At the beginning of my work term, I established a class management system in the form of a Sticker Chart. The idea behind this was for students to receive stickers for class participation, attendance, and good behavior. The students could then exchange a certain number of stickers for a bag of goodies such as candy, a toy, or school supplies. In order to control and manage the class in a fun environment, I gave each class three chances to behave, and if they used up all three chances then every student in class would loose one sticker. The system was set up so that everyone was responsible for each other.
The Sticker Chart system worked for the most part because Korean culture is very hierarchal. The younger generation tended to be acquiescent and respectful towards the older generation. Hence, the sticker chart system was very effective with mixed classes, especially with my Grades 3 and 4 mix class where I have seven very energetic Grade 3 boys and nine disciplined Grade 4 girls.
Peanut Butter Jelly Time
Incorporating Western culture in my English classes was something I tried to do to educate the students about the outside world. One of the things I did was teach a lesson on foods and made PB&J sandwiches. The classic PB&J sandwich was a hit amongst everyone, from Kindergarten to Grade 6. The students munched on their delicious PB&Js while listening to the very catchy Peanut Butter Jelly Time song. The students asked for the song to be played repeatedly throughout the class. After that lesson, I even heard some students singing the tune in the hallways.
Easter Egg Hunt
Easter is celebrated very differently in Korea compared to how it is celebrated in Canada. In Canada, Easter is a public holiday, children play Easter egg hunt games, and they receive chocolate eggs in the form of Kinder Surprise eggs or Cadbury Mini Eggs. In Korea, they do not consider Easter a public holiday, but they do celebrate it by giving boiled eggs to one another. The difference between the two countries is quite interesting, so I designed a lesson plan about Canadian Easter. I had students hunt for paper eggs around the school grounds and then they exchanged them for some chocolates. The students really enjoyed the competitive hunt for eggs because an additional prize was given to the student who found the most eggs. The students found the concept of egg hunts quite fun, especially when they would receive chocolate.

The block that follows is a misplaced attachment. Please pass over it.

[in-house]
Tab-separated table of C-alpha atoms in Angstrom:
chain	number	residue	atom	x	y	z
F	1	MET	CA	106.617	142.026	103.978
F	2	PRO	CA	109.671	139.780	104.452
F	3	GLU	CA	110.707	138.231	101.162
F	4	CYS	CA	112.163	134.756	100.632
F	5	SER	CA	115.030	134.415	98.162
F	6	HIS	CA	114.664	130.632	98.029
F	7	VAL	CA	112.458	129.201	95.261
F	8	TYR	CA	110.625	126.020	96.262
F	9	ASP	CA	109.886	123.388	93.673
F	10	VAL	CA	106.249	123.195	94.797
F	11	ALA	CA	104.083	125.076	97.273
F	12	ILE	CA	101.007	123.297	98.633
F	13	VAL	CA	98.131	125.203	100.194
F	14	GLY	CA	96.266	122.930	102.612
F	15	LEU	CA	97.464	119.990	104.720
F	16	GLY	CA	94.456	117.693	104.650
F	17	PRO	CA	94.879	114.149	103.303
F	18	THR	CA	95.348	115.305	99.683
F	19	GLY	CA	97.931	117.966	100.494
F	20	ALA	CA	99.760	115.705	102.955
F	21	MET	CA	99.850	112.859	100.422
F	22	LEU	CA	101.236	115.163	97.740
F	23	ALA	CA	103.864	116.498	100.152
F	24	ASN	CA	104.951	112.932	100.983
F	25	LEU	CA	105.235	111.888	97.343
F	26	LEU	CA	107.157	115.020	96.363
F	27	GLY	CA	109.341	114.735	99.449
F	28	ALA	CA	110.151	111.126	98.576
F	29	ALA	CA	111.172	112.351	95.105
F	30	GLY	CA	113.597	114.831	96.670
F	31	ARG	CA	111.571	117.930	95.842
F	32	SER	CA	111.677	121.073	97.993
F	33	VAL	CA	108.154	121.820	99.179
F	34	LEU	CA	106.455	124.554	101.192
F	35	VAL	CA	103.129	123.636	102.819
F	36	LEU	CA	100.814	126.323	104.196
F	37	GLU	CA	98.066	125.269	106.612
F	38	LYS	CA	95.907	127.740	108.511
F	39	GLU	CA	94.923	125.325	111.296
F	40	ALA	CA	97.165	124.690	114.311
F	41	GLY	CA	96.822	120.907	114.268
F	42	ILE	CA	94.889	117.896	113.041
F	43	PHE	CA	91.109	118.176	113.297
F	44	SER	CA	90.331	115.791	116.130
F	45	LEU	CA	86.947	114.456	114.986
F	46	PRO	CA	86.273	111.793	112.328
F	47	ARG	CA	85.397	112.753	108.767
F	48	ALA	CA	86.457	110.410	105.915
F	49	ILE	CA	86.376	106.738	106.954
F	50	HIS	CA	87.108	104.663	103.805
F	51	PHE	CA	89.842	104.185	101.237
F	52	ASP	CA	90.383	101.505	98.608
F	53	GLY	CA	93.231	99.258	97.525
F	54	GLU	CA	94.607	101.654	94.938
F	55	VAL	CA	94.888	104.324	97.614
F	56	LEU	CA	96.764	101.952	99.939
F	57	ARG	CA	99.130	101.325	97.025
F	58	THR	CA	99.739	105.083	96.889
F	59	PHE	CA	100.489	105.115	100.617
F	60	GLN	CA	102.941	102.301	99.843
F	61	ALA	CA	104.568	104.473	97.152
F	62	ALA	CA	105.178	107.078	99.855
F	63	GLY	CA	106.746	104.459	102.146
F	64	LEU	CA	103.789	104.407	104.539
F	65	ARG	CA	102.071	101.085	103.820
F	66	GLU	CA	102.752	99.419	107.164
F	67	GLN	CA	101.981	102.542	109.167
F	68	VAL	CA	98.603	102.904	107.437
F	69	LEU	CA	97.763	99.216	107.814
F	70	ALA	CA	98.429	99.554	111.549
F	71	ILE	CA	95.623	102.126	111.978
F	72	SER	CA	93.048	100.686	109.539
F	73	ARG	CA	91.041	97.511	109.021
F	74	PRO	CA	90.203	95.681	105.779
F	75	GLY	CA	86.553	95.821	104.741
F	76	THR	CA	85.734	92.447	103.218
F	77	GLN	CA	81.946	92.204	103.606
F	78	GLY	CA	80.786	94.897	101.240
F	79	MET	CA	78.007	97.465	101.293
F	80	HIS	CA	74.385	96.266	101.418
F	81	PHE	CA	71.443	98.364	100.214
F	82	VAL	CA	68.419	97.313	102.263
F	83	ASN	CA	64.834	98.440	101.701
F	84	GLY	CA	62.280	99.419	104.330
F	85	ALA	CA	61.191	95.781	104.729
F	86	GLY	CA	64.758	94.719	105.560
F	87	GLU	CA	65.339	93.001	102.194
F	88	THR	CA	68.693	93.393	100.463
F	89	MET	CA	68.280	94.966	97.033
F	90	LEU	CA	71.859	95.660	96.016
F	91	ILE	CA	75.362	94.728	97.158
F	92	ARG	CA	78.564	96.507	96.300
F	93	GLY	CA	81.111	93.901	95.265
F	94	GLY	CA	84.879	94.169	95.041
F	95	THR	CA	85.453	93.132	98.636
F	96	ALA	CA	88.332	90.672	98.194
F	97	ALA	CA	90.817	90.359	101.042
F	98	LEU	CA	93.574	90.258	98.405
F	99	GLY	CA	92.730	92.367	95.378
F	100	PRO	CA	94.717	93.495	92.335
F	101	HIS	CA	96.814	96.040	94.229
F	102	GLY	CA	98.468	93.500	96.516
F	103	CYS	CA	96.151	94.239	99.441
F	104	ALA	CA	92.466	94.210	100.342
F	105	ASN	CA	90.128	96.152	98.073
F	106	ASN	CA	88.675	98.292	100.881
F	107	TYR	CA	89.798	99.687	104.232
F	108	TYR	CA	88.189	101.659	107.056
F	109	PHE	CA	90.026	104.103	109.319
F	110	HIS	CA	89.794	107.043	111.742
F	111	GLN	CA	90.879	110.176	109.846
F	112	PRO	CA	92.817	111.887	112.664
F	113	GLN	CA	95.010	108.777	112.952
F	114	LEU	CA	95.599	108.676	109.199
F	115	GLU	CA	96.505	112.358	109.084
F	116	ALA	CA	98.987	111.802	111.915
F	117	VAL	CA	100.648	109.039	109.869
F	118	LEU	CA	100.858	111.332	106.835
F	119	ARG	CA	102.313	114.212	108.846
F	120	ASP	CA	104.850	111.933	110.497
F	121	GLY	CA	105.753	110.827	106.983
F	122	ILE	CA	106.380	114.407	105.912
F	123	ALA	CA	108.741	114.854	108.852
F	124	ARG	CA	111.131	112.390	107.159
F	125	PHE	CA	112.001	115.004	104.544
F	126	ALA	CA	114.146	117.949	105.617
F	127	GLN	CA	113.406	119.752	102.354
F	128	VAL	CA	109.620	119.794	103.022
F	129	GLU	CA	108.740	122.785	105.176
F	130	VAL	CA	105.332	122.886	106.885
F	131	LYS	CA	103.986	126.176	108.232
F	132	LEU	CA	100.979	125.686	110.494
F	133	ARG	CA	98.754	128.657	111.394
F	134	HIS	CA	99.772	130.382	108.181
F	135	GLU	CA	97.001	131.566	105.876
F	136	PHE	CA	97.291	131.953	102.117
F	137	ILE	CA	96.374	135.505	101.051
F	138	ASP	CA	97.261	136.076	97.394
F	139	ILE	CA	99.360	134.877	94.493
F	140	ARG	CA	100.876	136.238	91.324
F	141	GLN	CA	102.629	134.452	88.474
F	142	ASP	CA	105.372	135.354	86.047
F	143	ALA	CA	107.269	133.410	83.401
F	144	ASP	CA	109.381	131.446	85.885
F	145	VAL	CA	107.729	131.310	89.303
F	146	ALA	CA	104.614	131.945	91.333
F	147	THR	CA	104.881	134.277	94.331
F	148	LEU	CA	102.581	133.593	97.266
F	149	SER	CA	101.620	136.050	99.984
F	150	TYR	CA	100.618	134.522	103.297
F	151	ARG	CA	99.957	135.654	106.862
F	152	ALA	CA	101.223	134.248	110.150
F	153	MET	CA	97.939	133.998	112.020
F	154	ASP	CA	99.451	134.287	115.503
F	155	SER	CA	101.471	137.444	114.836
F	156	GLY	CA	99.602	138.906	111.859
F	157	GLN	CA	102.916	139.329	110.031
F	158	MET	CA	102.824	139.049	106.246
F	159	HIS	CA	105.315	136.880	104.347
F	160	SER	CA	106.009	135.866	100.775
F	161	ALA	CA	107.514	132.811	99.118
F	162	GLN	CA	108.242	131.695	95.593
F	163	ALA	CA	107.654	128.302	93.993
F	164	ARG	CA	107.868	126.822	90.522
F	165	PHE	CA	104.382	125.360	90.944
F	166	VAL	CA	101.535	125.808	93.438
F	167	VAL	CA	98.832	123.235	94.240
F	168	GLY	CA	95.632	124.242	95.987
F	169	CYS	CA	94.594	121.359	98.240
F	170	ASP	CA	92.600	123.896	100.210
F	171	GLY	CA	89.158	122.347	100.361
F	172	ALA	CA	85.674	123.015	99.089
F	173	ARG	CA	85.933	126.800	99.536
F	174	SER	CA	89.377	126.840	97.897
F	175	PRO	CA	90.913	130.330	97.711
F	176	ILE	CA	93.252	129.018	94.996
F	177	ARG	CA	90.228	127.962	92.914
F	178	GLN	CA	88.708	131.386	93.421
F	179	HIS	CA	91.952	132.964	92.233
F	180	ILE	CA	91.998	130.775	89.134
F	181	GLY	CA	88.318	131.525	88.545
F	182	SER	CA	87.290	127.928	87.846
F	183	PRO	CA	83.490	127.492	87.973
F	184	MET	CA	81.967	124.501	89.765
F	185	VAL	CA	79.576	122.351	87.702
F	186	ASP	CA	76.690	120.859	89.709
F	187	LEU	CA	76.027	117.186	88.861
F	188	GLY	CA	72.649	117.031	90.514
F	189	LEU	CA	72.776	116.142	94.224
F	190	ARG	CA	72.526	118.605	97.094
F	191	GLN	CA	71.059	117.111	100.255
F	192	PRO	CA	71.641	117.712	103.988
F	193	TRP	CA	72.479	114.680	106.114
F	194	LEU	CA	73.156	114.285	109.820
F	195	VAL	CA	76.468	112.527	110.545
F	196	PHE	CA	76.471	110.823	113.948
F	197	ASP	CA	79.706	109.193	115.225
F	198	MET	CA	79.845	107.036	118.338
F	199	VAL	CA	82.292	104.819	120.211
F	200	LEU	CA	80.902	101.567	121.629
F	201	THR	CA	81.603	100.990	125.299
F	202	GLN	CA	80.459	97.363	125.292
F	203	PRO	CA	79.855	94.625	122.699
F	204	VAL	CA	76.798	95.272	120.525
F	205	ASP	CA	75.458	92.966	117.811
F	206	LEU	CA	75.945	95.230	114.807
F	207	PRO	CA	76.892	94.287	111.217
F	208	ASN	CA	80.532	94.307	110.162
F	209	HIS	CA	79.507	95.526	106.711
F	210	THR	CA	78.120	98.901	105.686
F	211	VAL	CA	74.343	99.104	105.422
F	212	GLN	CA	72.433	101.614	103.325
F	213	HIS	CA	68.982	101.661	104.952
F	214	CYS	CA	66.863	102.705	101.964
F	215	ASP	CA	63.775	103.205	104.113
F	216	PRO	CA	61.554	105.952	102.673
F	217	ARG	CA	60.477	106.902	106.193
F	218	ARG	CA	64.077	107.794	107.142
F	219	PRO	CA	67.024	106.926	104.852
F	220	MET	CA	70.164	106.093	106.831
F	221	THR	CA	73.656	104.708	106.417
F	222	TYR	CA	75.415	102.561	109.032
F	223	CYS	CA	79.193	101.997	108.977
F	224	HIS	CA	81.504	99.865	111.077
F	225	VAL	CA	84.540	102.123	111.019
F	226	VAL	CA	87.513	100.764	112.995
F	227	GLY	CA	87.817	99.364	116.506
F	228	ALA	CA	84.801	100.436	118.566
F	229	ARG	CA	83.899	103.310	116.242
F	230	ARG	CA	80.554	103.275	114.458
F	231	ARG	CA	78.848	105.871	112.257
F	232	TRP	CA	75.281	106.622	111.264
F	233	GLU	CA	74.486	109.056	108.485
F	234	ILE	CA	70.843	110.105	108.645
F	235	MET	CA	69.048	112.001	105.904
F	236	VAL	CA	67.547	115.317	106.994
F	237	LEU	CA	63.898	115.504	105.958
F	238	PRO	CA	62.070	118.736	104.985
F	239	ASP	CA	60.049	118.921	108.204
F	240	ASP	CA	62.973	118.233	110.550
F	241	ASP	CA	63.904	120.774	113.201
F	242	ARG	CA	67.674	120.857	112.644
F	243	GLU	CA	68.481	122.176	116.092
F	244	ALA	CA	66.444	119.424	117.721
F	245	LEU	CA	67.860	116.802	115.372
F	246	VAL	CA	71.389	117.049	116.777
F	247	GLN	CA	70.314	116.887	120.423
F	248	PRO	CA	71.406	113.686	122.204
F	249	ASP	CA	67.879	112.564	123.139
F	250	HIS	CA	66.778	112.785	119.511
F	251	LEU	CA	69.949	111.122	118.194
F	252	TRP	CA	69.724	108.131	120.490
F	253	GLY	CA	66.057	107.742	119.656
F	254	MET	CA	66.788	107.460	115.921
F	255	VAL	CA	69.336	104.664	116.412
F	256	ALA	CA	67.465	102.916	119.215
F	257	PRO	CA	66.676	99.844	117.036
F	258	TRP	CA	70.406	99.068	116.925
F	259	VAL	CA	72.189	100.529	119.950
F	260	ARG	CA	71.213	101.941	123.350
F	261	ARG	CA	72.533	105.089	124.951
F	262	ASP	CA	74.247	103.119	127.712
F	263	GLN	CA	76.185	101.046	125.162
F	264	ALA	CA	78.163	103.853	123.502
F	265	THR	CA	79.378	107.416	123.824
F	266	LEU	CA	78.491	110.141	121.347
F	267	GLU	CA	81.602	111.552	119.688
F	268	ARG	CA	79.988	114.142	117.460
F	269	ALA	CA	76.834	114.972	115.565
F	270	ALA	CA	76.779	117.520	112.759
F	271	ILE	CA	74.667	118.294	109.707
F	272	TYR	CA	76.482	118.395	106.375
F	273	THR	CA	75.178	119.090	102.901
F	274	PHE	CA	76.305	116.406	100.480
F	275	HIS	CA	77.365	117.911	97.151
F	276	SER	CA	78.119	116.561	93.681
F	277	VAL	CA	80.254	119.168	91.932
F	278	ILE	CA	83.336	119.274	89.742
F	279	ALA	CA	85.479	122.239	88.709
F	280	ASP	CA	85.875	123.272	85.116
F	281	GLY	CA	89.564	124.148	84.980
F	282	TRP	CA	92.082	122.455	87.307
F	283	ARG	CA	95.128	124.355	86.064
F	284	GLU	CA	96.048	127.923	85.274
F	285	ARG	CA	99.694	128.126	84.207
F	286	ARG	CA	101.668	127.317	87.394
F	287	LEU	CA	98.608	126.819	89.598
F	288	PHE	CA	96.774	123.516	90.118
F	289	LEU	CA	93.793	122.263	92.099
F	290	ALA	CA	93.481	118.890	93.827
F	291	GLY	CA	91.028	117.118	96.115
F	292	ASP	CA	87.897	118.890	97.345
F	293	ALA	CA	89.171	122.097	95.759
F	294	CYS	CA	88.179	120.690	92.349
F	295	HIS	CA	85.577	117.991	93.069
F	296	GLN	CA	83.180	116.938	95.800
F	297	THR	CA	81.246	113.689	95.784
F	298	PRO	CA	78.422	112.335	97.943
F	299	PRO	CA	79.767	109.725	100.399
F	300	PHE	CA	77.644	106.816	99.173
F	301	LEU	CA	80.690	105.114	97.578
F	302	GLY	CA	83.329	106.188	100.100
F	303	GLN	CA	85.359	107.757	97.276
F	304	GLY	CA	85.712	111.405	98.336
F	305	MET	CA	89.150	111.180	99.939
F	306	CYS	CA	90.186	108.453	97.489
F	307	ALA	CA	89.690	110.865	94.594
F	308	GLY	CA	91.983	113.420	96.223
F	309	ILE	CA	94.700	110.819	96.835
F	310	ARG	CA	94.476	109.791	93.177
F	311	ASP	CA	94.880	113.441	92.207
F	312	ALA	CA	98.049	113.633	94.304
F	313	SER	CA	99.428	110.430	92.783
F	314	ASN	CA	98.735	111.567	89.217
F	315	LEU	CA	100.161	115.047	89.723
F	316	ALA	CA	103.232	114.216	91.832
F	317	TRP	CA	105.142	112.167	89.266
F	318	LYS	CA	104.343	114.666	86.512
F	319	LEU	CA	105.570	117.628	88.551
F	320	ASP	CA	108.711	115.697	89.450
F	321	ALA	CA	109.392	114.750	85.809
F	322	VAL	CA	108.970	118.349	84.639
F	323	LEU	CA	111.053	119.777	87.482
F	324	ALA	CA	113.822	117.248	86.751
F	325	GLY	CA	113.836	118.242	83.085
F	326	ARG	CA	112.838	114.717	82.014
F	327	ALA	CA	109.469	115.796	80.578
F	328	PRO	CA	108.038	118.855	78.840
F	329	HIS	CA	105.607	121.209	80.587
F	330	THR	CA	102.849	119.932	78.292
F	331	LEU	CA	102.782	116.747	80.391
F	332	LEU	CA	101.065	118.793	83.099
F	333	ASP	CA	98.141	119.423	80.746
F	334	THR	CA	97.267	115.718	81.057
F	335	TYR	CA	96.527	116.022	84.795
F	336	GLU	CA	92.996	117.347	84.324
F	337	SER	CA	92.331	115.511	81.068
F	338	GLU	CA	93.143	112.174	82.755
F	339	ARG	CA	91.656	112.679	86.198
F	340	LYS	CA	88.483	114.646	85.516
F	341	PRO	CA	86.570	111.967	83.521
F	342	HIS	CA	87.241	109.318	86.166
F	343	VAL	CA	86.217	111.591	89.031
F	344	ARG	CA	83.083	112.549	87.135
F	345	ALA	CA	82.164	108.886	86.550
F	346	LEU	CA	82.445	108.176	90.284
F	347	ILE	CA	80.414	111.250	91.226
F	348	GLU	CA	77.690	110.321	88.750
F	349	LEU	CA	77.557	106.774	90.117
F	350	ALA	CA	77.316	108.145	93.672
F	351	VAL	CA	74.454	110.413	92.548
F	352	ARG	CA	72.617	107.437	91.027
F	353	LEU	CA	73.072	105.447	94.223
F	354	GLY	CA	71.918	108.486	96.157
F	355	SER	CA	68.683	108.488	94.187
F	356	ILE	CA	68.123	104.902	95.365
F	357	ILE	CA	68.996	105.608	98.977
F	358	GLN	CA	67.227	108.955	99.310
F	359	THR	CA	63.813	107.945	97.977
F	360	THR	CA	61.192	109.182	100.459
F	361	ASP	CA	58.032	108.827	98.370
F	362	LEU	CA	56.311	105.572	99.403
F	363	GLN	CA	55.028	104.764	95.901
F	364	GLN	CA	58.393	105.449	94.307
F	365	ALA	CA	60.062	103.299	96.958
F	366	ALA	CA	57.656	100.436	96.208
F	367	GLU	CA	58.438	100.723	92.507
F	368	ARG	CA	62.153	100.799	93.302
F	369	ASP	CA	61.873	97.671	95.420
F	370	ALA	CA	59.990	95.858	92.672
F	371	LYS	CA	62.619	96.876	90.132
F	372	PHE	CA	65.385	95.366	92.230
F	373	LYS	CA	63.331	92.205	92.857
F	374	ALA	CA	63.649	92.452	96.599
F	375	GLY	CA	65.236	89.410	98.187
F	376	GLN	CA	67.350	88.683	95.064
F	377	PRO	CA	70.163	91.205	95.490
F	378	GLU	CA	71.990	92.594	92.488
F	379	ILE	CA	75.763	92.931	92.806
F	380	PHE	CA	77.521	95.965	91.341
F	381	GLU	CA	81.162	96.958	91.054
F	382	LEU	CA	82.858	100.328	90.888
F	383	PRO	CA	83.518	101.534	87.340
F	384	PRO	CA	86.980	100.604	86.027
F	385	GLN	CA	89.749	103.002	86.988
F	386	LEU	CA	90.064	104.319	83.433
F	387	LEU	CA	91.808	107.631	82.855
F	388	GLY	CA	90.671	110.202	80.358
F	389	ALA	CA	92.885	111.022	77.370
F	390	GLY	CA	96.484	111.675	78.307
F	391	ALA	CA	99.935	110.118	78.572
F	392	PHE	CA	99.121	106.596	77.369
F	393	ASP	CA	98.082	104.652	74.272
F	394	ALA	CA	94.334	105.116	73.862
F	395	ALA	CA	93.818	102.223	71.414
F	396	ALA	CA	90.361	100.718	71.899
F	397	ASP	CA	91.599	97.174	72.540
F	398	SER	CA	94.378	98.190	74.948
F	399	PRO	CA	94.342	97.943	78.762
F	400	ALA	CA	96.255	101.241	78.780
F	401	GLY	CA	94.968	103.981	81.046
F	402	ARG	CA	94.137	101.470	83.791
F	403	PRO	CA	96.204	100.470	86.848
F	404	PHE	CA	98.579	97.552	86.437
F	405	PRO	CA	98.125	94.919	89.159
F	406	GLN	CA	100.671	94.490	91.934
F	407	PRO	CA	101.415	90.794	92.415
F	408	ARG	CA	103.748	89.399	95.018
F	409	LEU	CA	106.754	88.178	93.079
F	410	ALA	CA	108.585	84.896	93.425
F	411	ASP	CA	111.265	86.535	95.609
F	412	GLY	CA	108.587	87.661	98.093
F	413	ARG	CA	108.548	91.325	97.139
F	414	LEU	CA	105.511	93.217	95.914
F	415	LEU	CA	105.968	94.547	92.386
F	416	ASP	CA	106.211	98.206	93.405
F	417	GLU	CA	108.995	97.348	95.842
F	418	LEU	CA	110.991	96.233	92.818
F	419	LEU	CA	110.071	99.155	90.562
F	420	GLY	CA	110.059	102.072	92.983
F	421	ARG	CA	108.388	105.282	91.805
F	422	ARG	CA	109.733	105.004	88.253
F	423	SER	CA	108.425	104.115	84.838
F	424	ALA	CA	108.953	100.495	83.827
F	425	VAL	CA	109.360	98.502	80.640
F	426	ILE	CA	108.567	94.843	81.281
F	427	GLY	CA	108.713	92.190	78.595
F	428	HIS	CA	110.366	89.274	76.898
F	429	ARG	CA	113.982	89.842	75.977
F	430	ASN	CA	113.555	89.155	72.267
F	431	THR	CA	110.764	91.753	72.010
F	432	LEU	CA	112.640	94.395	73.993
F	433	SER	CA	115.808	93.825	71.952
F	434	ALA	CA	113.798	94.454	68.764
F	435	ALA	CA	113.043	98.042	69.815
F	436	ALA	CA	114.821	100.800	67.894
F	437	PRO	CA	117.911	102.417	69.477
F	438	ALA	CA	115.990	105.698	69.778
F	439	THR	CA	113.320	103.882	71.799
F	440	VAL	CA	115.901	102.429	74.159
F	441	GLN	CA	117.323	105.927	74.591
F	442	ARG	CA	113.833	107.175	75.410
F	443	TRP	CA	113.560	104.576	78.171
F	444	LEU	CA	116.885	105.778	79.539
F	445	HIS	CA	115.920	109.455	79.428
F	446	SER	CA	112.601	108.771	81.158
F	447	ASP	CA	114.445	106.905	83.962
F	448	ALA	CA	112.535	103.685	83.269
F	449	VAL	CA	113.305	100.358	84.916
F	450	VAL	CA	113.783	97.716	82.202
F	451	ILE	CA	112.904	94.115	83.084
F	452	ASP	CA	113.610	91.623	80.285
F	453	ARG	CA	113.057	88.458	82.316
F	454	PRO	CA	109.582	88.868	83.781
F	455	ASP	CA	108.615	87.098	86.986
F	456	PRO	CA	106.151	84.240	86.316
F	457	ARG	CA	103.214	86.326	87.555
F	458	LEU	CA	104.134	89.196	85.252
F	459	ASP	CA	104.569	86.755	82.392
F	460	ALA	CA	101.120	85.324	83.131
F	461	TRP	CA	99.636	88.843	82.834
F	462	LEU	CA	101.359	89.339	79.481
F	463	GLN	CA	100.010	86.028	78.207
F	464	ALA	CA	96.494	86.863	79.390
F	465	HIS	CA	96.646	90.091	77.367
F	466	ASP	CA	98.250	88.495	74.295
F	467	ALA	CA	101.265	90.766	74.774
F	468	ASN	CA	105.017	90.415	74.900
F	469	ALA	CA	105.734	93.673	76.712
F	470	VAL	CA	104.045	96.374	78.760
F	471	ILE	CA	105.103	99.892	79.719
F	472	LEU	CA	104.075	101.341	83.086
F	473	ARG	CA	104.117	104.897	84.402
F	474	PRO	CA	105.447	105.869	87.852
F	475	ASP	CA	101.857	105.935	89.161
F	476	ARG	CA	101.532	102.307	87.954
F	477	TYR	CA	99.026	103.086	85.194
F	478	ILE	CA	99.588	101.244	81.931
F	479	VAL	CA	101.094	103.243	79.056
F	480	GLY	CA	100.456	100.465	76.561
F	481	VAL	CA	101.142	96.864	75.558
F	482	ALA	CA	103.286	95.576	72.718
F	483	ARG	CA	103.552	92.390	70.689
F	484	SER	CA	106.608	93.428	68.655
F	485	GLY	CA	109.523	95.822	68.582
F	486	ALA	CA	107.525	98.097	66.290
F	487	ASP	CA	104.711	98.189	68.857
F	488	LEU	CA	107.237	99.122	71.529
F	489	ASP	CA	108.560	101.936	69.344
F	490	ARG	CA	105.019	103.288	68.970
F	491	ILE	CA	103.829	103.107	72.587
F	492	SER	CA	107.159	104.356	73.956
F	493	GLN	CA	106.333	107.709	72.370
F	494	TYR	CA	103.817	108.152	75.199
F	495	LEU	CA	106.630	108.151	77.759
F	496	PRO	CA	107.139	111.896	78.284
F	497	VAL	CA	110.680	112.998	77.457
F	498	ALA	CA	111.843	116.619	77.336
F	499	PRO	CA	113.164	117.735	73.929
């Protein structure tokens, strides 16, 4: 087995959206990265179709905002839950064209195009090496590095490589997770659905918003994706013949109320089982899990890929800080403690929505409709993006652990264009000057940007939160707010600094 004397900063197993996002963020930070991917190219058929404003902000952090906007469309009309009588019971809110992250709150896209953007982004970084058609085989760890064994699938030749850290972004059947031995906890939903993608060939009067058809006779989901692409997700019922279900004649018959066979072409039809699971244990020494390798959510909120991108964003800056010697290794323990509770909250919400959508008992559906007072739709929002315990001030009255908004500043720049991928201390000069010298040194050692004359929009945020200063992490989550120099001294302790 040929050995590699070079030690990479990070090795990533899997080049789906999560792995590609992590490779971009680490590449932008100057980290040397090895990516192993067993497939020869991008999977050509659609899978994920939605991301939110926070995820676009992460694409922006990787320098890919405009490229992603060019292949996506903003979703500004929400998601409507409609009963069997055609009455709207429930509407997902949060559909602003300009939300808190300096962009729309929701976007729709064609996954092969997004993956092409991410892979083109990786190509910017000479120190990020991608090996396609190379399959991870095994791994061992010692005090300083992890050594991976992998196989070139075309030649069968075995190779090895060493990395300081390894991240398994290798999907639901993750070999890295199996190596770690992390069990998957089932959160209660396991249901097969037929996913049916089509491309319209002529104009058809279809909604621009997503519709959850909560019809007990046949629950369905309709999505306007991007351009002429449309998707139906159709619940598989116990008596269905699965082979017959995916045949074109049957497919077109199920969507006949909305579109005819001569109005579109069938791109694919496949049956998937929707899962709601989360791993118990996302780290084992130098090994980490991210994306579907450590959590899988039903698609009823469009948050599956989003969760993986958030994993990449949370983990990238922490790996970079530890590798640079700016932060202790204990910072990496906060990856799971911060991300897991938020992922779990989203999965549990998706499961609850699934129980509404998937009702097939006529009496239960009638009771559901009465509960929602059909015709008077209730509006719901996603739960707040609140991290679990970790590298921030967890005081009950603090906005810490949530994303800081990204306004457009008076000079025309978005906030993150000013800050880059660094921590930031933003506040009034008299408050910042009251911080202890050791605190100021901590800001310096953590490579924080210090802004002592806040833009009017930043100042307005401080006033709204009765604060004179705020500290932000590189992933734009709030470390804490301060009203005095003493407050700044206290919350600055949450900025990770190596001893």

My work term has sadly reached its end. The six -month contract was too short for my liking but I must continue on with my studies. I am sad to leave Korea as I greatly enjoyed my time with the school and the country itself. I have learned so much about myself and I have become more knowledgeable about Korea’s unique culture, language, music, and people. Living abroad has broadened my perspective not just about Korea but also about many countries, as I have met people from around the world during my co-op. The time I spent in Korea was priceless. I would recommend the TaLK program to anyone who wants to gain invaluable cultural experience and knowledge.
Beyond the Blog
- Visit the International Co-op website to learn more about opportunities like Corina's.